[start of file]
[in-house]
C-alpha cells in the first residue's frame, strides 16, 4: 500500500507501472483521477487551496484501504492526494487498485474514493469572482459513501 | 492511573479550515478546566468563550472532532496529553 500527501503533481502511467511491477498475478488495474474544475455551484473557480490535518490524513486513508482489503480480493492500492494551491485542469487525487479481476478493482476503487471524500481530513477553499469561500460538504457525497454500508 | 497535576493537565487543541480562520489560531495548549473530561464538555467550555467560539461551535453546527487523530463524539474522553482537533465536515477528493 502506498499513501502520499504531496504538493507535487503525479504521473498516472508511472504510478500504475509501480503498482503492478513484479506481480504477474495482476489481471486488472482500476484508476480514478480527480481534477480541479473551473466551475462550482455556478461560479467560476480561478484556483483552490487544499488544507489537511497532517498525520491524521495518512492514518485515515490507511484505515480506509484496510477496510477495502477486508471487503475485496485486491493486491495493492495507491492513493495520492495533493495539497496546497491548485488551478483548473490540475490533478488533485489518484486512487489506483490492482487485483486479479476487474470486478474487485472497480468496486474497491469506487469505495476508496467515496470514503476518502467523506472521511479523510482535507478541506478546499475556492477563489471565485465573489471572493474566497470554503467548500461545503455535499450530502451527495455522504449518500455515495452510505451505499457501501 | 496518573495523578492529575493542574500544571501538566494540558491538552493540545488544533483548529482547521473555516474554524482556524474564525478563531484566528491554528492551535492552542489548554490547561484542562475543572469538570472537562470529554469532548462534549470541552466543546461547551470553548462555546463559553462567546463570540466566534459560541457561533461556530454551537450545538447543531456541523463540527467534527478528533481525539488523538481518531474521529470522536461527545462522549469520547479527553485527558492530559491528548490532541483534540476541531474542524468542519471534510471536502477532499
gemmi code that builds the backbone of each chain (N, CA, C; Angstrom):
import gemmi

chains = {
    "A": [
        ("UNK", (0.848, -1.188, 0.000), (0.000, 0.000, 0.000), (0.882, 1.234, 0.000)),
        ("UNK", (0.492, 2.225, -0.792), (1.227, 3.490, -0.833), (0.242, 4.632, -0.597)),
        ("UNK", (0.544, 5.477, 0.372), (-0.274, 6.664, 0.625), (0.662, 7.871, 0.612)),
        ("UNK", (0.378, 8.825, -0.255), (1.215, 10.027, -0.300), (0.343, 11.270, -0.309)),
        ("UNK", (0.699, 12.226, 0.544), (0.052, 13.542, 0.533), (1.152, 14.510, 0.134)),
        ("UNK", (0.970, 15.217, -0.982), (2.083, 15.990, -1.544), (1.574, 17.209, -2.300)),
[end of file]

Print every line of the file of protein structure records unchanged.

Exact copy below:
[in-house]
C-alpha cells in the first residue's frame, strides 16, 4: 500500500507501472483521477487551496484501504492526494487498485474514493469572482459513501 | 492511573479550515478546566468563550472532532496529553 500527501503533481502511467511491477498475478488495474474544475455551484473557480490535518490524513486513508482489503480480493492500492494551491485542469487525487479481476478493482476503487471524500481530513477553499469561500460538504457525497454500508 | 497535576493537565487543541480562520489560531495548549473530561464538555467550555467560539461551535453546527487523530463524539474522553482537533465536515477528493 502506498499513501502520499504531496504538493507535487503525479504521473498516472508511472504510478500504475509501480503498482503492478513484479506481480504477474495482476489481471486488472482500476484508476480514478480527480481534477480541479473551473466551475462550482455556478461560479467560476480561478484556483483552490487544499488544507489537511497532517498525520491524521495518512492514518485515515490507511484505515480506509484496510477496510477495502477486508471487503475485496485486491493486491495493492495507491492513493495520492495533493495539497496546497491548485488551478483548473490540475490533478488533485489518484486512487489506483490492482487485483486479479476487474470486478474487485472497480468496486474497491469506487469505495476508496467515496470514503476518502467523506472521511479523510482535507478541506478546499475556492477563489471565485465573489471572493474566497470554503467548500461545503455535499450530502451527495455522504449518500455515495452510505451505499457501501 | 496518573495523578492529575493542574500544571501538566494540558491538552493540545488544533483548529482547521473555516474554524482556524474564525478563531484566528491554528492551535492552542489548554490547561484542562475543572469538570472537562470529554469532548462534549470541552466543546461547551470553548462555546463559553462567546463570540466566534459560541457561533461556530454551537450545538447543531456541523463540527467534527478528533481525539488523538481518531474521529470522536461527545462522549469520547479527553485527558492530559491528548490532541483534540476541531474542524468542519471534510471536502477532499
gemmi code that builds the backbone of each chain (N, CA, C; Angstrom):
import gemmi

chains = {
    "A": [
        ("UNK", (0.848, -1.188, 0.000), (0.000, 0.000, 0.000), (0.882, 1.234, 0.000)),
        ("UNK", (0.492, 2.225, -0.792), (1.227, 3.490, -0.833), (0.242, 4.632, -0.597)),
        ("UNK", (0.544, 5.477, 0.372), (-0.274, 6.664, 0.625), (0.662, 7.871, 0.612)),
        ("UNK", (0.378, 8.825, -0.255), (1.215, 10.027, -0.300), (0.343, 11.270, -0.309)),
        ("UNK", (0.699, 12.226, 0.544), (0.052, 13.542, 0.533), (1.152, 14.510, 0.134)),
        ("UNK", (0.970, 15.217, -0.982), (2.083, 15.990, -1.544), (1.574, 17.209, -2.300)),